Feature bullets! 👇
- No package.json, no npm. Not backwards compatible with Node
- Single executable
- Defaults to read-only file system access
- Always dies on uncaught errors
- Supports top-level await
EDIT: it’s worth noting that this project is by Ryan Dahl, inventor of Node.js.
Inspired by Vim’s modal editing, but built to be as simple as possible. This is no fly-by-night proof of concept. It’s 3 years in the making and looks extremely polished.
I’m definitely going to give Amp a test-drive. 👌
mostly’s purpose is to serve as a lightweight, easy-to-comprehend starting point, with a focus on providing a great developer experience while helping you get high quality and maintainable web applications deployed rapidly.
It uses Express for the server and React for the client. Worth a look if you’re starting up a new web project. I dig this point about it:
Nothing is hidden, nothing is magical, and all of the “plumbing” is accessible and simple.
Amjith shares a simple git alias he uses to resume work from where he left off. Perhaps you’ll find it useful, too.
Olivier Lacan on why we should all stop using
cd and start using
j (a.k.a. autojump). I’ve been wasting soooo many keystrokes over the years! 😱
Biscuit is a monolithic, POSIX-subset operating system kernel in Go for x86-64 CPUs. It was written to study the performance trade-offs of using a high-level language with garbage collection to implement a kernel with a common style of architecture.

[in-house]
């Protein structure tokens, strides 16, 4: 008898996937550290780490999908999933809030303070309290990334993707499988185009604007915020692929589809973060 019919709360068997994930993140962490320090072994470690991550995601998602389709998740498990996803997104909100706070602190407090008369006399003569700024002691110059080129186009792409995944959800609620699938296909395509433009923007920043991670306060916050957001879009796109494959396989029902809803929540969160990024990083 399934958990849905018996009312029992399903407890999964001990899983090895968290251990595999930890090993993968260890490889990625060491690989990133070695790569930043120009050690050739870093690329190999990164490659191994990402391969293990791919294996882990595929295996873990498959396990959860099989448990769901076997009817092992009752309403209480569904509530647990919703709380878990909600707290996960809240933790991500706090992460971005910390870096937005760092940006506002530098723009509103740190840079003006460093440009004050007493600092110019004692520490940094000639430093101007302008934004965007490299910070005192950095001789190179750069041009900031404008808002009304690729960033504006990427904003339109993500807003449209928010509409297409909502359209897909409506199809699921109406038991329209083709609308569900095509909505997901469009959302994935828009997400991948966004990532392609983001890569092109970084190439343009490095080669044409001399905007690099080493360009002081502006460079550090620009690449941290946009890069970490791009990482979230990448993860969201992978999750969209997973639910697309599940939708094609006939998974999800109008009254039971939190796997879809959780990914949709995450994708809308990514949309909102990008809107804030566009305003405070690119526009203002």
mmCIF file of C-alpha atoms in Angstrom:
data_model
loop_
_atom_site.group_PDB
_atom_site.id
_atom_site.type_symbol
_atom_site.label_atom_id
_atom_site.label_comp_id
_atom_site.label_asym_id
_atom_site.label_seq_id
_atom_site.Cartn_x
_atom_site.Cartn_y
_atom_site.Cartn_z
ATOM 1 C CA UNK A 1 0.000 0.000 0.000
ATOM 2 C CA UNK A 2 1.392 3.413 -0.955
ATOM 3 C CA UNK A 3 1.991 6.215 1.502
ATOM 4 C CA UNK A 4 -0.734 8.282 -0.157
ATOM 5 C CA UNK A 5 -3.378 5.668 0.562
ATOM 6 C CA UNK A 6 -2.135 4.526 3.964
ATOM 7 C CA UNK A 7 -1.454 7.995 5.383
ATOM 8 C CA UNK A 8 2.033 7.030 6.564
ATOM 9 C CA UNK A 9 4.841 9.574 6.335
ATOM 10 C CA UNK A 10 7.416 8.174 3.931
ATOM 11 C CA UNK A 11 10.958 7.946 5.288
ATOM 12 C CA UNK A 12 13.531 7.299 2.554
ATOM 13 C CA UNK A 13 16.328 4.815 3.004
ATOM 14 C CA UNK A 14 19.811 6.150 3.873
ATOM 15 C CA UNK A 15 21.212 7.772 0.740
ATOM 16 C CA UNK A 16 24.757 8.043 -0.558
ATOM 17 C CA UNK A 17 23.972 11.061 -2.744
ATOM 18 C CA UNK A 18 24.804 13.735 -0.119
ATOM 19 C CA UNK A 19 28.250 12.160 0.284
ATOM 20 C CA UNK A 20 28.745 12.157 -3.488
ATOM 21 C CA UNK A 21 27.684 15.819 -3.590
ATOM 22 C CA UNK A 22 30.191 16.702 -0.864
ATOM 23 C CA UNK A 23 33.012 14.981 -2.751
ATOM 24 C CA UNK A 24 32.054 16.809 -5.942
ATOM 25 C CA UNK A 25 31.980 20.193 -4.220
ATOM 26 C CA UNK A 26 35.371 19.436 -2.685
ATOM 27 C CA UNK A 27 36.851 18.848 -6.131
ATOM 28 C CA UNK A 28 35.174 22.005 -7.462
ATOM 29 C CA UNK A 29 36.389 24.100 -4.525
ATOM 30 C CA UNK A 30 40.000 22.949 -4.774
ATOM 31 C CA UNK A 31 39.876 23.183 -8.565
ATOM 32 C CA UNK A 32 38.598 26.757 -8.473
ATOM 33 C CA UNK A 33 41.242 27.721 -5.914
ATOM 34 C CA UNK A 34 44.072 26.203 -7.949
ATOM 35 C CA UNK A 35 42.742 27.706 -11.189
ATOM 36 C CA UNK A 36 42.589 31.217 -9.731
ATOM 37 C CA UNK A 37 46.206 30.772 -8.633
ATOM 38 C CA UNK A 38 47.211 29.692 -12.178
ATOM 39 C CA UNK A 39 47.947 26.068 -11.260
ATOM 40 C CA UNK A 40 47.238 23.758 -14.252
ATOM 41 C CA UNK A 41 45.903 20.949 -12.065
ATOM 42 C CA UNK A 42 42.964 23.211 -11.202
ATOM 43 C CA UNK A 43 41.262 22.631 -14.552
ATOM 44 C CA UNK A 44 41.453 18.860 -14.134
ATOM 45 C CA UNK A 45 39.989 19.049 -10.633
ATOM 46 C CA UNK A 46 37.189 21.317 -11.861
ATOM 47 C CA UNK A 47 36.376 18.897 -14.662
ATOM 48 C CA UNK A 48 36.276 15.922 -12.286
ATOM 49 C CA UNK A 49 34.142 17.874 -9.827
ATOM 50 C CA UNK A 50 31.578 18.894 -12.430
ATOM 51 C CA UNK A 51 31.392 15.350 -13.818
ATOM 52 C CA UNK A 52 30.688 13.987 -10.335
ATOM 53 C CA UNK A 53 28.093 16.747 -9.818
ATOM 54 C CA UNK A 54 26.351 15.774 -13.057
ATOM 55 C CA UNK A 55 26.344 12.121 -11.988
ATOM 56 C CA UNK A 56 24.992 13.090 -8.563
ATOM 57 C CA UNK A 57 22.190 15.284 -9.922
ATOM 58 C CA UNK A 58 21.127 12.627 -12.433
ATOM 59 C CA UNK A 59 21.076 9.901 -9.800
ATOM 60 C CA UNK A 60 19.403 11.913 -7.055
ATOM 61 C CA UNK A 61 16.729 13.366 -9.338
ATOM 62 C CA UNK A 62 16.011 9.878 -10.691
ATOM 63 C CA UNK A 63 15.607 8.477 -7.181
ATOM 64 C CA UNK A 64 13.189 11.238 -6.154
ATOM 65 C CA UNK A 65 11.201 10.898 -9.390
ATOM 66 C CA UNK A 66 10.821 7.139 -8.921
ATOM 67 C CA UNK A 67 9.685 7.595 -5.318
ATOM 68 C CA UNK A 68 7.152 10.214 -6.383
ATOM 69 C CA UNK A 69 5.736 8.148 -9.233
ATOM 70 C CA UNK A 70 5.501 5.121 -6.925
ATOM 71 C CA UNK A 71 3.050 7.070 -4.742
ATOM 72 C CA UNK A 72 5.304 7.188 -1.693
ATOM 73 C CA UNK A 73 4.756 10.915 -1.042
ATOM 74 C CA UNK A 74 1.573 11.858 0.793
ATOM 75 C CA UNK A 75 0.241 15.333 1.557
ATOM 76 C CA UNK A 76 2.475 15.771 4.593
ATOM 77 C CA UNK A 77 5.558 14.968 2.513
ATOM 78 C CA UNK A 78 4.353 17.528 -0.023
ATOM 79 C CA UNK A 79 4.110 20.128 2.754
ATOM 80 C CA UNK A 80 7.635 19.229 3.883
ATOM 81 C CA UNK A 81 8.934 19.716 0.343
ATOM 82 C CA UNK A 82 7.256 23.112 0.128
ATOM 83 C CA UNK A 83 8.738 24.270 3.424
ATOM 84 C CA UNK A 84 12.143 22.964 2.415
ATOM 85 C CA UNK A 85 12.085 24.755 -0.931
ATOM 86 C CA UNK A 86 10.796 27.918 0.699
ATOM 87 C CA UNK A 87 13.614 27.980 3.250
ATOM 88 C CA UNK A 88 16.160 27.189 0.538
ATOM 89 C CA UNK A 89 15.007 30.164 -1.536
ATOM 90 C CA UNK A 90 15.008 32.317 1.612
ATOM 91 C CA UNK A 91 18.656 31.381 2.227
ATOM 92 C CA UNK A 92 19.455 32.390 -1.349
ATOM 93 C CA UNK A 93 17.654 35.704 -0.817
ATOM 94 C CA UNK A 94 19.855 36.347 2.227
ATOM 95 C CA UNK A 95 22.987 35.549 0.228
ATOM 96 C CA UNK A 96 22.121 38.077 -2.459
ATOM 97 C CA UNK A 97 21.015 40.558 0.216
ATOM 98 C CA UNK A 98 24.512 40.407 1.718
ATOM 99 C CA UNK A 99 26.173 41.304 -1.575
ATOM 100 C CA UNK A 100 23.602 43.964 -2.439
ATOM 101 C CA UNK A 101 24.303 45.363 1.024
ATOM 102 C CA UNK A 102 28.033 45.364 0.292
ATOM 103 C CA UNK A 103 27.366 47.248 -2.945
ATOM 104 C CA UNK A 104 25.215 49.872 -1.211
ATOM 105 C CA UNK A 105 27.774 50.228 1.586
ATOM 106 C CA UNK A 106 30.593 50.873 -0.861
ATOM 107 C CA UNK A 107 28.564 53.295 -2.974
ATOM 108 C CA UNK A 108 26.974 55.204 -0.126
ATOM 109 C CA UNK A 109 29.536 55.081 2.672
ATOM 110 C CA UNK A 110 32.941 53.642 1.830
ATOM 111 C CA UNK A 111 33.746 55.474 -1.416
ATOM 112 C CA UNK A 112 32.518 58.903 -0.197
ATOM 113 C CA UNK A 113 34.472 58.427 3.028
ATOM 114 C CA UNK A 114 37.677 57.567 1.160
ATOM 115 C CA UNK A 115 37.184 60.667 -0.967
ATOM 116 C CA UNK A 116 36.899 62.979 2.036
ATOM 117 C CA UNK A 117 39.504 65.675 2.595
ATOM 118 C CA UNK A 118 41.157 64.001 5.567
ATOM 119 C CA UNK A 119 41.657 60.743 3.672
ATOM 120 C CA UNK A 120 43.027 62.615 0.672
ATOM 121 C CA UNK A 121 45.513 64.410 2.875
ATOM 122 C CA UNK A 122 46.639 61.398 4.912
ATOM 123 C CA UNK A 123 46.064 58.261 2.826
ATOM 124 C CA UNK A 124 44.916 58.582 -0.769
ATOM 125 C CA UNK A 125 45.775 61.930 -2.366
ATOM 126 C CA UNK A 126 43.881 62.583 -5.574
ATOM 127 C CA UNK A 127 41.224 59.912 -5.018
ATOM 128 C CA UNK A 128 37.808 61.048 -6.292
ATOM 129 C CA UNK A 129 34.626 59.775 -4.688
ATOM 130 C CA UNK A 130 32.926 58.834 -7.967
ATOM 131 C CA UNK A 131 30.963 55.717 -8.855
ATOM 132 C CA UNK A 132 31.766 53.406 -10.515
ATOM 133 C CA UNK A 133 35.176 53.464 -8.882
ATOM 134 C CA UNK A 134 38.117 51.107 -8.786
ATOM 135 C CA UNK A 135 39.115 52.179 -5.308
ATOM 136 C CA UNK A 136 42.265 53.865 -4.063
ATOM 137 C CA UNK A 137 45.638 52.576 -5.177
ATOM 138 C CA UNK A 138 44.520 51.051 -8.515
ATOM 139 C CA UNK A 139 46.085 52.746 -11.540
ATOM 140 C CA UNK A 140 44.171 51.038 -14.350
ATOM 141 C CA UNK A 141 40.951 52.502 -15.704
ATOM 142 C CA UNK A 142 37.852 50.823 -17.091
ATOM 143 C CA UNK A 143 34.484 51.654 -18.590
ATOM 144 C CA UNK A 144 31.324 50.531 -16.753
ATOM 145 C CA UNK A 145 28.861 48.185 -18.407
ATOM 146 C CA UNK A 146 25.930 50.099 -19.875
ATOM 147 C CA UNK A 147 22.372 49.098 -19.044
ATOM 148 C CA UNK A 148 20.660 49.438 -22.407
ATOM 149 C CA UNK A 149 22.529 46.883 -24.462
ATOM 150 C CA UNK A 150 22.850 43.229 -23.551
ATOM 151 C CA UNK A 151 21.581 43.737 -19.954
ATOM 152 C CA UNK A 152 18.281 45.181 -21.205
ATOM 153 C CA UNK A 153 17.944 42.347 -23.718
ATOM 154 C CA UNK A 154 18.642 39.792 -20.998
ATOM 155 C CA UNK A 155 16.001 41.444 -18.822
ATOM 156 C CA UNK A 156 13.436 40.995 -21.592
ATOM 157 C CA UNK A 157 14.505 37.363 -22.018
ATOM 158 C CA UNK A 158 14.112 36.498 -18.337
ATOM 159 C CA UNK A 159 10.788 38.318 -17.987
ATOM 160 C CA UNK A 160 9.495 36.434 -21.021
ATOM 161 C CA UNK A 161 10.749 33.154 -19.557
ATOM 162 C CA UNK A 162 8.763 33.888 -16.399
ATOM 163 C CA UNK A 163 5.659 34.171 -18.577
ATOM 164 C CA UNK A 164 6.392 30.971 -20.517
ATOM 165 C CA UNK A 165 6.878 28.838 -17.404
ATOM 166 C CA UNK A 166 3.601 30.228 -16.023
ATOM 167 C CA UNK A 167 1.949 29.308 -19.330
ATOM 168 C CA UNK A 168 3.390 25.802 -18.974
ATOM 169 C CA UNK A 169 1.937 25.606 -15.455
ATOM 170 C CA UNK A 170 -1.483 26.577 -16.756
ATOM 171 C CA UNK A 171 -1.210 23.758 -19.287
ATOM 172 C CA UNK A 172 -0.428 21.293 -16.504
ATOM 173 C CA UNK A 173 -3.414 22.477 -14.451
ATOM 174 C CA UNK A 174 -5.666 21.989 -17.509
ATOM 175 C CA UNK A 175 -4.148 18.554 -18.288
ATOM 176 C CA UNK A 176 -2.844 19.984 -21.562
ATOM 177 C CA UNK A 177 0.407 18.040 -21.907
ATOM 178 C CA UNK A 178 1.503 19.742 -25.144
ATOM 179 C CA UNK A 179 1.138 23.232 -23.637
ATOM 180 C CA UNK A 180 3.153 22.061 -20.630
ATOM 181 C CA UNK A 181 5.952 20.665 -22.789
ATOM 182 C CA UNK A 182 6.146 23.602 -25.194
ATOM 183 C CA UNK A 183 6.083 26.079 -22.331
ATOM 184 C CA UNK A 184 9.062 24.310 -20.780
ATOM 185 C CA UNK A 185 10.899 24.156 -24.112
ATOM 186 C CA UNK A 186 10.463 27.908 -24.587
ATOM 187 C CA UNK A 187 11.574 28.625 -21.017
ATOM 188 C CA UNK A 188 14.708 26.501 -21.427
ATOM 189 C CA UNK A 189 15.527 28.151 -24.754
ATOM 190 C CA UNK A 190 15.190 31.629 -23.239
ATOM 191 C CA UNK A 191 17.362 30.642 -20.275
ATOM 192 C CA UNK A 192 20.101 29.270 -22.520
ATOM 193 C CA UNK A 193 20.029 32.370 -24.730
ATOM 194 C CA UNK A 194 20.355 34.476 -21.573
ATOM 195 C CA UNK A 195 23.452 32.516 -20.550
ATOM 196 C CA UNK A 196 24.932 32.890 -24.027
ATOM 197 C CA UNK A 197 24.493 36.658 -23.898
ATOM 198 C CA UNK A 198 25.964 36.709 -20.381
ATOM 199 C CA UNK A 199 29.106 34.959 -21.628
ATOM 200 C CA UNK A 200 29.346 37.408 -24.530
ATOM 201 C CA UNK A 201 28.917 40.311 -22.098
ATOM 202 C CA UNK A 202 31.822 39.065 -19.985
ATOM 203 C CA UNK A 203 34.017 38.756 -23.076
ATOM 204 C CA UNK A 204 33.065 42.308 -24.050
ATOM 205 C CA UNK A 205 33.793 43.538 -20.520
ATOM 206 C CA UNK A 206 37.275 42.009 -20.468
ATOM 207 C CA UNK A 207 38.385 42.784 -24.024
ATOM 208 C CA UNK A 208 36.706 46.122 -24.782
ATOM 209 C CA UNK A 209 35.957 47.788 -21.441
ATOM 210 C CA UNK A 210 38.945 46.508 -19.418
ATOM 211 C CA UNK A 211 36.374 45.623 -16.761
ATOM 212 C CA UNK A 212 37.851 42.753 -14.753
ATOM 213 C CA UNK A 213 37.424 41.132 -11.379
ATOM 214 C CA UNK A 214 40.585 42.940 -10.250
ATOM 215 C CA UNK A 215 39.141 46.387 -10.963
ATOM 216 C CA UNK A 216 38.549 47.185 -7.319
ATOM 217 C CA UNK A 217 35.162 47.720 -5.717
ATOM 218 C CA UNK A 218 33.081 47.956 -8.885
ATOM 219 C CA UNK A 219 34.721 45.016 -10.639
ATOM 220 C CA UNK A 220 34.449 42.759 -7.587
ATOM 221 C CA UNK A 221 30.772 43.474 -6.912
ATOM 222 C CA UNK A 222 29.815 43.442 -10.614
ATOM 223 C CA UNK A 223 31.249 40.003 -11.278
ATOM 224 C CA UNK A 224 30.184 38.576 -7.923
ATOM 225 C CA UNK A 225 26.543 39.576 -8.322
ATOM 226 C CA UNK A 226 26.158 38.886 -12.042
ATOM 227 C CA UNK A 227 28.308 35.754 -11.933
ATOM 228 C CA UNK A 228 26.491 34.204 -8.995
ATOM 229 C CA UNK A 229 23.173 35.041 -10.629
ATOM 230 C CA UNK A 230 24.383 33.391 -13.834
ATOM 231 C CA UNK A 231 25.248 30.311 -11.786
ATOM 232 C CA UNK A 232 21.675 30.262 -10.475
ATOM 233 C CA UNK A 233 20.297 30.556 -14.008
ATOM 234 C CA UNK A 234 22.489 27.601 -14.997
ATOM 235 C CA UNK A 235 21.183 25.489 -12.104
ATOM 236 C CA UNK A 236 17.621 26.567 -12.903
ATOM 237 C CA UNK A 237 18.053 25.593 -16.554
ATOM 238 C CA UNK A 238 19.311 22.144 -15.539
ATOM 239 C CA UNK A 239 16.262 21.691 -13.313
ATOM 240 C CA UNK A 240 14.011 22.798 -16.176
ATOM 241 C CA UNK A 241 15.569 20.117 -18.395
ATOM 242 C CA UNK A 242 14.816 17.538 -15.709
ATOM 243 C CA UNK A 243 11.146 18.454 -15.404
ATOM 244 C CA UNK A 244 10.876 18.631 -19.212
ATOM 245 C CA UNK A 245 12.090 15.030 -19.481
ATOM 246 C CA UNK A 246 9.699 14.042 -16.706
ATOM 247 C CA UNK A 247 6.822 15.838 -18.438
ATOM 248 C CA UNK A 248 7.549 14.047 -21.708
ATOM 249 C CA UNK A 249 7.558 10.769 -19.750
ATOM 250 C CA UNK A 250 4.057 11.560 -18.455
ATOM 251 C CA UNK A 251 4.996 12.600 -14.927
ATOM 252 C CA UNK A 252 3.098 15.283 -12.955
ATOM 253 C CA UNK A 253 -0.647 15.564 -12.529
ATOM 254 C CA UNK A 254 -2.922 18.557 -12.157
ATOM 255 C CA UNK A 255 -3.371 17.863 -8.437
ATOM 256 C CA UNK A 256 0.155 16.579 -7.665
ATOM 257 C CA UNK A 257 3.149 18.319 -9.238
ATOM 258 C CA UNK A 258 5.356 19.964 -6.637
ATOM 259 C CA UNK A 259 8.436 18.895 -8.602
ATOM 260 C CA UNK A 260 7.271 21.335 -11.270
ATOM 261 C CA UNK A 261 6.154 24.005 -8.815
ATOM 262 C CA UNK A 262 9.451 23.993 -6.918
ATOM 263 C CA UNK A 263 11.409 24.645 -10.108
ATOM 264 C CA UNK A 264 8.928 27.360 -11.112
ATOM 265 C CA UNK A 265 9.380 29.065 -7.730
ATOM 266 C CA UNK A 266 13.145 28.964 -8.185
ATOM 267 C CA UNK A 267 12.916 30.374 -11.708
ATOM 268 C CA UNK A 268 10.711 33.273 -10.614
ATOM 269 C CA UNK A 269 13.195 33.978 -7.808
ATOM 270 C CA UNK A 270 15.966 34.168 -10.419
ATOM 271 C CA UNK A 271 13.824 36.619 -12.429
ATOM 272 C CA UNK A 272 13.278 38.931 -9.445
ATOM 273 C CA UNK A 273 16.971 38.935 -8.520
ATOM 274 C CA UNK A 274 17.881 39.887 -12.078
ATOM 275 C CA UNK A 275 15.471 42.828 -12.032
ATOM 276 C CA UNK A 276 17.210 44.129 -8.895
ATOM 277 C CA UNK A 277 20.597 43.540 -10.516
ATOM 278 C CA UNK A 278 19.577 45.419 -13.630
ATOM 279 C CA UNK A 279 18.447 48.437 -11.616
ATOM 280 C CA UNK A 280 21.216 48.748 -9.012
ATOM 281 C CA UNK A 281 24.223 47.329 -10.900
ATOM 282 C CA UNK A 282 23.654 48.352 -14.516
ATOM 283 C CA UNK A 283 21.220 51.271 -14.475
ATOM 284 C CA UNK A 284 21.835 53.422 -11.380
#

With ~38k commits and 8+ years of dev, this has been a massive effort. Find the research paper right here.
I’ve had never really come into contact with hardware programming, working mostly in python or C#, until a friend of mine asked me for some help with programming a simple controller for RGB strips using Arduino Nanos.
We’d, of course, fail spectacularly.
Not only did our hardware not work quite like intended and a few Nanos died in the process(but that’s a story for another time), but I actually learned a lot from this and similar projects.
And I want to tell you some of my mistakes, what I learned by making them and how to prevent them.
Two great tastes that taste great together.
All styles are generated from Tailwind CSS source and not hard-coded, which makes it easy to keep this module up-to-date with latest changes in Tailwind CSS itself.
Stripe Atlas has a wide array of guides to running an internet business that are totally open and free for everyone. This guide is on “scaling engineering organizations” and covers everything from recruiting and hiring, training and on-boarding, to retention.
If you haven’t checked this out yet, it’s a 15 minutes or less read.